Syrup jug, Liguria, Italy, 1550-1620
‘Olio scorpi: matioli AM’ is painted on this blue and white syrup jug. It reveals the jug held Matthiolus’ oil of scorpions. This elaborate preparation was devised by Italian botanist Pietro Andrea Gregorio Mattioli (1501-1577). Oil of scorpions was a cure for poisoning, and for the bites of ‘mad dogs, spiders, serpents…and also for the stings of wasps, hornets and scorpions.’ It was also thought to protect from plagues and expel worms from the body. The recipe uses an amazing array of ingredients. These include 100 year oil, St John’s Wort, holly thistle, vervain, juniper berries, sandalwood, rhubarb and saffron. ‘AM’ is thought to refer to the pharmacy where the jug was made. Pharmacists and apothecaries used jugs like this to store a wide range of preparations.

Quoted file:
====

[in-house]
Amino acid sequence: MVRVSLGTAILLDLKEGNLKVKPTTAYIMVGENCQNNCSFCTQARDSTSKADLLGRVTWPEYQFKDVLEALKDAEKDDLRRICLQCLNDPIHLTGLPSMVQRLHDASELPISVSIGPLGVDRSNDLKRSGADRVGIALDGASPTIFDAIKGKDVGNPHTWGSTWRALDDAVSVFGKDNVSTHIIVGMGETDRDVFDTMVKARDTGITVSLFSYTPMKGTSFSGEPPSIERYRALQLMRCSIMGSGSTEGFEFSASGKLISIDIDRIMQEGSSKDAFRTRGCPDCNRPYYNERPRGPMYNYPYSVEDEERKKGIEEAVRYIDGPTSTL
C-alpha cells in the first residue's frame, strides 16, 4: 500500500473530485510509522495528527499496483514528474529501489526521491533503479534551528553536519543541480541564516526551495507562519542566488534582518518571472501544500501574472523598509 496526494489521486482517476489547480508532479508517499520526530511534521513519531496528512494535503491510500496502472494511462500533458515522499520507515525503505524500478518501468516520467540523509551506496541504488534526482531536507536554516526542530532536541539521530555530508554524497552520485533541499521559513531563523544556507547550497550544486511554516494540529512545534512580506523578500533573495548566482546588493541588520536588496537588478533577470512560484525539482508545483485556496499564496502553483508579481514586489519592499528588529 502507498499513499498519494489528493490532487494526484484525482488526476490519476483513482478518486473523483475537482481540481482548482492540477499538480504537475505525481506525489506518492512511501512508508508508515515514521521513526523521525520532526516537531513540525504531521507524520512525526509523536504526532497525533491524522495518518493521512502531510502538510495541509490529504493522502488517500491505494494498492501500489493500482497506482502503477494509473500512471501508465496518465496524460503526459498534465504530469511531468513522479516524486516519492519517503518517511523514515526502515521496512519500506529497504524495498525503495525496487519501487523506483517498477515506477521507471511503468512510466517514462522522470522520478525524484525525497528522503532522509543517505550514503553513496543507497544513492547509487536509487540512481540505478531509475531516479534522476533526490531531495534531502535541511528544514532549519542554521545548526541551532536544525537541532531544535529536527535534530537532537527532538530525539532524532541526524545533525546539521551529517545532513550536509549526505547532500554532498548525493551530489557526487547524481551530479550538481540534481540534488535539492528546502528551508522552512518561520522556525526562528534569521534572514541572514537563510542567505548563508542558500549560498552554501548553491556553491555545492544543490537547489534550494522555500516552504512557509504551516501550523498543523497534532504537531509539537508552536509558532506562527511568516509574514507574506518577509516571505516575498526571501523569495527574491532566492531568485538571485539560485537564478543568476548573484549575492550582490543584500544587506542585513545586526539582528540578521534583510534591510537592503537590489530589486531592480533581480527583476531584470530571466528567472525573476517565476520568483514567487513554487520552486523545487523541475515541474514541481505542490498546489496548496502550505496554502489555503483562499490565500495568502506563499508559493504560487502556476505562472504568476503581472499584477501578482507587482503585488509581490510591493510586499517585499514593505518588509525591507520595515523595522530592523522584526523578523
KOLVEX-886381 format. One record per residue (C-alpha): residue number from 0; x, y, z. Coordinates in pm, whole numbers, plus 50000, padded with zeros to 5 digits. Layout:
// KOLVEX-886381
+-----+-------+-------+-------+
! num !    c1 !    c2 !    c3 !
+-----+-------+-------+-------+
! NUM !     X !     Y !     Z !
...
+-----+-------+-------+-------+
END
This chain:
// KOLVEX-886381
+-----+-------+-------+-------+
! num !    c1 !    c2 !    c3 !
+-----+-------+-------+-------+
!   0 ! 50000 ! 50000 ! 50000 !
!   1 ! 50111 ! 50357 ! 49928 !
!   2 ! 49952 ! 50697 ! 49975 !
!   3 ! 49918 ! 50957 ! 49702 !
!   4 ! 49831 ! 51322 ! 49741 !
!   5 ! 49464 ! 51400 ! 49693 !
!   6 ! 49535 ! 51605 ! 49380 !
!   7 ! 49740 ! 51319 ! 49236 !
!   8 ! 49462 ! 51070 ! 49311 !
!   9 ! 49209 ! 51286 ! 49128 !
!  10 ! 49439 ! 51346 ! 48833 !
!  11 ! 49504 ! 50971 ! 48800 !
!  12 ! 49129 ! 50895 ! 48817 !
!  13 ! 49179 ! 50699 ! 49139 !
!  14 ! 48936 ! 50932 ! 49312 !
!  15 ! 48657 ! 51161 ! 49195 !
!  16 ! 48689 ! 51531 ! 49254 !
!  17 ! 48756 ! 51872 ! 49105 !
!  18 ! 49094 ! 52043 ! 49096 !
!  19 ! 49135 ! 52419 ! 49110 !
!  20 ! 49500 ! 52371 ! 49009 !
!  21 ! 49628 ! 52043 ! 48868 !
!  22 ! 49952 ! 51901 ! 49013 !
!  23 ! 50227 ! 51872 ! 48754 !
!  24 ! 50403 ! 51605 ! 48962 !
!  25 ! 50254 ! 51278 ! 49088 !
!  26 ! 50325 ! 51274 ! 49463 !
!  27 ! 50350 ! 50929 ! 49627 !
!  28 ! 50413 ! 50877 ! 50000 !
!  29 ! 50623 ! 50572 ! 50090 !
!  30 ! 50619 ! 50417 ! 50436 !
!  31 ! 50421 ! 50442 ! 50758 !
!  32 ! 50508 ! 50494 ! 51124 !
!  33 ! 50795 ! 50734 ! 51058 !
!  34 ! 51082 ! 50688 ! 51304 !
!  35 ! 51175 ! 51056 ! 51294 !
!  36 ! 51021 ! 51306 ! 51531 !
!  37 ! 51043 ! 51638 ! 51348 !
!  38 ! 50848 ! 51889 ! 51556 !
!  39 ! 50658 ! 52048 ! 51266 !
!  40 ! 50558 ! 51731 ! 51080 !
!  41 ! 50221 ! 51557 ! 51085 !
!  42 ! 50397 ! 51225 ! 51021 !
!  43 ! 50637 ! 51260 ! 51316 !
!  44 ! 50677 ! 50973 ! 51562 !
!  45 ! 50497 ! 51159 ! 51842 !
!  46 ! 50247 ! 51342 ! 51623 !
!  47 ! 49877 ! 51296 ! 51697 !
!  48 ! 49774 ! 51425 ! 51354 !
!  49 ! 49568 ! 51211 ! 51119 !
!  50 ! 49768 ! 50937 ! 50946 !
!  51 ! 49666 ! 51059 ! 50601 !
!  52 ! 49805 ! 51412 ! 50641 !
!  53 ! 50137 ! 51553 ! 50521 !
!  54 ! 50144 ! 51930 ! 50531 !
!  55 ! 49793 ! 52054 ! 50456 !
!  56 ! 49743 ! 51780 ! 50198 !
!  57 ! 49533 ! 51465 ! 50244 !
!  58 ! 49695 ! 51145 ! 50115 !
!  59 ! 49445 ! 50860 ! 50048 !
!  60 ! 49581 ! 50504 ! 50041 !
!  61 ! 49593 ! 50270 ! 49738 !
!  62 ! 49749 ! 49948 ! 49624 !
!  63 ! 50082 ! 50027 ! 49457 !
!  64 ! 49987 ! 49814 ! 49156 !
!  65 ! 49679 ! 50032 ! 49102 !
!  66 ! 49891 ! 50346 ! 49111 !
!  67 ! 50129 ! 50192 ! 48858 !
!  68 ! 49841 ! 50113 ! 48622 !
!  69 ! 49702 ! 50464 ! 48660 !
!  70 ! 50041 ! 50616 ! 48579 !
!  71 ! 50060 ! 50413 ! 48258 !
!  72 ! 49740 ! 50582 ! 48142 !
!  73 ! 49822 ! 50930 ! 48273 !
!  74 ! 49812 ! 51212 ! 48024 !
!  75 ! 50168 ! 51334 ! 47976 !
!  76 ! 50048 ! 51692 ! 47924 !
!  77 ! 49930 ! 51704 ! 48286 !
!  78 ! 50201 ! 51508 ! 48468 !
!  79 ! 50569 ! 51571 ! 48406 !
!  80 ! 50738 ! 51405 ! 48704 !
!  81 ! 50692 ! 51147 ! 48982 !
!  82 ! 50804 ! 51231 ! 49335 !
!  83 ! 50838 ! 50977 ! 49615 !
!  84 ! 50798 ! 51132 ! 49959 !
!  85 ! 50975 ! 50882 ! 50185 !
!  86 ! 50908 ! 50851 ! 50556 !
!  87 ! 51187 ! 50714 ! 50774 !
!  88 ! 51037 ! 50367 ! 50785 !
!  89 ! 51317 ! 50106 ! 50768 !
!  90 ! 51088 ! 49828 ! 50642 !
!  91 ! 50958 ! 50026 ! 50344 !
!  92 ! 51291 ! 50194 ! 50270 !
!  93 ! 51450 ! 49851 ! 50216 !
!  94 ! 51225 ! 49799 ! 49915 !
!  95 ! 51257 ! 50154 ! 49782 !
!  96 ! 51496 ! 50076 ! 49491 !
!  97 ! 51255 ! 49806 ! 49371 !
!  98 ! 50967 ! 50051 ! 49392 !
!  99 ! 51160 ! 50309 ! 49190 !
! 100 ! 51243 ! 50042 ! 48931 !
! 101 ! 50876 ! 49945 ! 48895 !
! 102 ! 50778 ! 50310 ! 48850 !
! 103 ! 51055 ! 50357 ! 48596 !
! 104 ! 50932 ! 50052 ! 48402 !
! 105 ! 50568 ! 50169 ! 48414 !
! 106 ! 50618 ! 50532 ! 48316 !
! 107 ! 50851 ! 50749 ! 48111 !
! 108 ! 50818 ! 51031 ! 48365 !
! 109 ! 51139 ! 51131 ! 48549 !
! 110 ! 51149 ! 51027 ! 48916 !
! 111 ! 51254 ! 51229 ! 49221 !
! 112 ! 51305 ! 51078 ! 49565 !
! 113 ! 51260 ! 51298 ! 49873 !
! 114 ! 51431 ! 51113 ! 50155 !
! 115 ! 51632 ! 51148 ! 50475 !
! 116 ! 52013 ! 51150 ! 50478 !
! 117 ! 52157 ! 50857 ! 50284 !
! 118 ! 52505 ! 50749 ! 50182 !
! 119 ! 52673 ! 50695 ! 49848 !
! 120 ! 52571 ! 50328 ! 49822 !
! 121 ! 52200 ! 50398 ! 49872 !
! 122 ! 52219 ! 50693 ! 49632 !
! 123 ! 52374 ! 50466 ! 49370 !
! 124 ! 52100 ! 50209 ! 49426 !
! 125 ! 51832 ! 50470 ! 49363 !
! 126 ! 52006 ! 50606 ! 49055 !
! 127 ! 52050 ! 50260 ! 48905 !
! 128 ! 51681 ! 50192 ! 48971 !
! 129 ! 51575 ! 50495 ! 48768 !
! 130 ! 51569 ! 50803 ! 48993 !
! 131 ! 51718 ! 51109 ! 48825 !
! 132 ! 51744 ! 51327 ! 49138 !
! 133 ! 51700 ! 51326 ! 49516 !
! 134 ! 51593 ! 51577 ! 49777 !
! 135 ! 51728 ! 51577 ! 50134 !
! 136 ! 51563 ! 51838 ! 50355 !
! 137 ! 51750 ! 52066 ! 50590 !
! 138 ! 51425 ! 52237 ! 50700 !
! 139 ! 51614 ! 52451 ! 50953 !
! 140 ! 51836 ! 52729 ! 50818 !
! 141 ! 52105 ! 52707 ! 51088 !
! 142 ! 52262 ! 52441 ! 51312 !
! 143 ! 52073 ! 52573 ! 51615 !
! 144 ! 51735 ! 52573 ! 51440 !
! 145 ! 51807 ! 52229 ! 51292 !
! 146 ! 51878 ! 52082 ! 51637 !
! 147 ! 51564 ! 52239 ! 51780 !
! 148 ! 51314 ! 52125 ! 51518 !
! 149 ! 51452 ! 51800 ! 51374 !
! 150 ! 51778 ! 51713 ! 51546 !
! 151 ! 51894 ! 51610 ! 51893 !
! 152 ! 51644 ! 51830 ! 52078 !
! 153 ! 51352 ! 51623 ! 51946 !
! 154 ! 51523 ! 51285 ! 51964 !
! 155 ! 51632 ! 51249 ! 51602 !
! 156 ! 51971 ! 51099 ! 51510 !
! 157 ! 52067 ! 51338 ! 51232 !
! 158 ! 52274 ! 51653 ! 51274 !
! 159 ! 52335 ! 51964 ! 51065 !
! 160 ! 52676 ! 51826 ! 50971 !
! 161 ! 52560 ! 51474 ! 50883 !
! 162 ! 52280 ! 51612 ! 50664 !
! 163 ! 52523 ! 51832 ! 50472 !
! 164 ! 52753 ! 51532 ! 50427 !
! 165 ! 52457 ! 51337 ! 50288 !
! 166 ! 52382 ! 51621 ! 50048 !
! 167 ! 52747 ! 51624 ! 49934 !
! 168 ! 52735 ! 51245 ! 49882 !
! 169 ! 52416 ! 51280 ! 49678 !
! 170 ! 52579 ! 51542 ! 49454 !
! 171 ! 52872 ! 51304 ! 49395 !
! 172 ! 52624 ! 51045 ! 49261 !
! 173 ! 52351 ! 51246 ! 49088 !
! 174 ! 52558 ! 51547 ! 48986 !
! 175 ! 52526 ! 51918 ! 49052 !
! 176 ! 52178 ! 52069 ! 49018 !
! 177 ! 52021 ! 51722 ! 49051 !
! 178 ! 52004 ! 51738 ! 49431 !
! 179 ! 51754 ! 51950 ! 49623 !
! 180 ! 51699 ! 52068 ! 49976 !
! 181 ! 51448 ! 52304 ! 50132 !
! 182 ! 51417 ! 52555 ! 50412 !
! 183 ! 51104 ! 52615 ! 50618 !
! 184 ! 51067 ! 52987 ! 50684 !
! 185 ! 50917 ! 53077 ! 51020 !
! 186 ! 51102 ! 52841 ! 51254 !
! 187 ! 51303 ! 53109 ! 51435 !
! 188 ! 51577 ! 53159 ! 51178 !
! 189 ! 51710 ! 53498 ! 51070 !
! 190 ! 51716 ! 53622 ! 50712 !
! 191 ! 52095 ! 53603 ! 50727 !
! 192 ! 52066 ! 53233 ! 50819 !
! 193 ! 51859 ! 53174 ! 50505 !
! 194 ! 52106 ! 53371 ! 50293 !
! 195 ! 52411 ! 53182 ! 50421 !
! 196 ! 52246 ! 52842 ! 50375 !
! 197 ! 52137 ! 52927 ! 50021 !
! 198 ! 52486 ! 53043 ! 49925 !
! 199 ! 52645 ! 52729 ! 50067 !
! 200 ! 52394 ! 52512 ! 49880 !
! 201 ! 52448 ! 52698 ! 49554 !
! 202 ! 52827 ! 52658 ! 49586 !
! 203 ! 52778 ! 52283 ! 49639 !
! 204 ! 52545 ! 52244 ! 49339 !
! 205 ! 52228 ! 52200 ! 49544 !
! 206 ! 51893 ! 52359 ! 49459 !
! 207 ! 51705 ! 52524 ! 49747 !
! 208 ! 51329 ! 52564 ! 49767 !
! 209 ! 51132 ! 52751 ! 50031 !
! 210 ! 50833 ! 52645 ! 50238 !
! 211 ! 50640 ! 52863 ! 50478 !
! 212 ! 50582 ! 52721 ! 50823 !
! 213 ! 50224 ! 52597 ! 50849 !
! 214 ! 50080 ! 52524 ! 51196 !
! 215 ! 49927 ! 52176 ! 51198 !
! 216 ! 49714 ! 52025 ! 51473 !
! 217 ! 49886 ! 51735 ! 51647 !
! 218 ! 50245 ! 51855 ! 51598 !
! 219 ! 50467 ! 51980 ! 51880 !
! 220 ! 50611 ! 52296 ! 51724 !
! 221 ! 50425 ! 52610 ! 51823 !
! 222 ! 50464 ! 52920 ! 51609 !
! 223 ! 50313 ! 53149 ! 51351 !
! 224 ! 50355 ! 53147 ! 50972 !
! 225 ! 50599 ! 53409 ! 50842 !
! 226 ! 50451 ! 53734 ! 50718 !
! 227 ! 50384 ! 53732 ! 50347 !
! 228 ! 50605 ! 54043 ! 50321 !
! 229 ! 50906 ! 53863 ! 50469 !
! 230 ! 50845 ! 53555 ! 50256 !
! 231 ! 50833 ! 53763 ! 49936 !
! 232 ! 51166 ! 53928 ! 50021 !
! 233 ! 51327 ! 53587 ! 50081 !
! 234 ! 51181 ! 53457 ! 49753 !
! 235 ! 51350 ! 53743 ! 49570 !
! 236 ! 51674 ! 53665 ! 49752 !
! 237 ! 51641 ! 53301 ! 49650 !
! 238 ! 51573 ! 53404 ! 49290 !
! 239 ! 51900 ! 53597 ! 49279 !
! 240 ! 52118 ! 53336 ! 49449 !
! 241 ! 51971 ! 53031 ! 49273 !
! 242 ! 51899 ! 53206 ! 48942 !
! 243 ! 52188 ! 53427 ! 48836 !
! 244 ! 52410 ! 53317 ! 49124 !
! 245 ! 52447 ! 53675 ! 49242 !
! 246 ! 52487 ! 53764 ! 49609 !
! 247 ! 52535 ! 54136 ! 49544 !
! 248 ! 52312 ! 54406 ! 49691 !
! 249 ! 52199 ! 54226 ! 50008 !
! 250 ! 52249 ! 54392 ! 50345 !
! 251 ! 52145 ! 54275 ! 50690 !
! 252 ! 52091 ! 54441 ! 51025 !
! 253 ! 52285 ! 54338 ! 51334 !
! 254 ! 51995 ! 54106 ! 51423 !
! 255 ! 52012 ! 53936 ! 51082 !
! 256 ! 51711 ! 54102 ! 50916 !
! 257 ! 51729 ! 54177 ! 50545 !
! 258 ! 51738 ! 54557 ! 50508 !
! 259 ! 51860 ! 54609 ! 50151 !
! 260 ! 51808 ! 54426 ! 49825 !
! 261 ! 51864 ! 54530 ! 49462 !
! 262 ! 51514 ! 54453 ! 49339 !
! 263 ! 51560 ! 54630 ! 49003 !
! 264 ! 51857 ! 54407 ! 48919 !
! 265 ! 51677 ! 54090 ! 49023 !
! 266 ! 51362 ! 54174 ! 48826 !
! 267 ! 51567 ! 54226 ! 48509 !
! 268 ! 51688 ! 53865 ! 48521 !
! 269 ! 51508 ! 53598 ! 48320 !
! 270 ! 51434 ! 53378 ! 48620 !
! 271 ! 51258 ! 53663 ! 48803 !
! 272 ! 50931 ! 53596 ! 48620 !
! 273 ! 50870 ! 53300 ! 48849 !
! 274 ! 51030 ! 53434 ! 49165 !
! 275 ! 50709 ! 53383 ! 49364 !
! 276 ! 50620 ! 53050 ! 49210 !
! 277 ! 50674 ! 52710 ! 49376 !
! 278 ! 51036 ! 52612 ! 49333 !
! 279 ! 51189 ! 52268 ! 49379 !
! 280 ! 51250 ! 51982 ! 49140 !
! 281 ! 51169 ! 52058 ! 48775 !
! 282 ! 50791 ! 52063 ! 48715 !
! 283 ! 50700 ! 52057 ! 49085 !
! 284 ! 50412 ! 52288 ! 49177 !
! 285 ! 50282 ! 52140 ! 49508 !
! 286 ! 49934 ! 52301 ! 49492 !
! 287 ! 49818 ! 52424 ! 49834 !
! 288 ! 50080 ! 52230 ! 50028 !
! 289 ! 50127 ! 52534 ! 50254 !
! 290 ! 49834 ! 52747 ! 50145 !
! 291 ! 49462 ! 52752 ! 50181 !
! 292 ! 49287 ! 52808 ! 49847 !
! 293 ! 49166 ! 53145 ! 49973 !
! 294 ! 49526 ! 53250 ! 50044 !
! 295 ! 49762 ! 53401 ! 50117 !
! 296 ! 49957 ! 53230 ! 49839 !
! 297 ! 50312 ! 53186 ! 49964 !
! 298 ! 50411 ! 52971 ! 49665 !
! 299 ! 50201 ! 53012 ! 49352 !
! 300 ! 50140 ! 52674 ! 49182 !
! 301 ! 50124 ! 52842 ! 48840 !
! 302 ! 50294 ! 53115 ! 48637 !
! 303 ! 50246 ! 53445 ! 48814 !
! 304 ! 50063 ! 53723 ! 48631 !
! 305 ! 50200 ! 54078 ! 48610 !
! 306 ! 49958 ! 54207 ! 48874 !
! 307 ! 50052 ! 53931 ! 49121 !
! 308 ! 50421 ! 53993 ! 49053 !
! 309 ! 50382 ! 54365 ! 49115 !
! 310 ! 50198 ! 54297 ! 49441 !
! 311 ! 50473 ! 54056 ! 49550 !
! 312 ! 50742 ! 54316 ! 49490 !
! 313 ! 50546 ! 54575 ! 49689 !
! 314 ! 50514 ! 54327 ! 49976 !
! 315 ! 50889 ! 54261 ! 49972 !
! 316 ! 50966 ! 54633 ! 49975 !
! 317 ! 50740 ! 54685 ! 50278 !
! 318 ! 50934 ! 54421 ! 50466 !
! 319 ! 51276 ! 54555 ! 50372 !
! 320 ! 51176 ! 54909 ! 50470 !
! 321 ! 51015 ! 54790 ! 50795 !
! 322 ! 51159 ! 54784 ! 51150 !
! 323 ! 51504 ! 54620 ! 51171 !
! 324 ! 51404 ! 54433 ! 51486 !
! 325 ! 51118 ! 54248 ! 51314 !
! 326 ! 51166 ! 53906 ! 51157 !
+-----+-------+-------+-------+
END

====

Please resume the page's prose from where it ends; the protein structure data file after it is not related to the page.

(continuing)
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Glossary: syrup jar
The preparation and medicinal dispensing of drugs.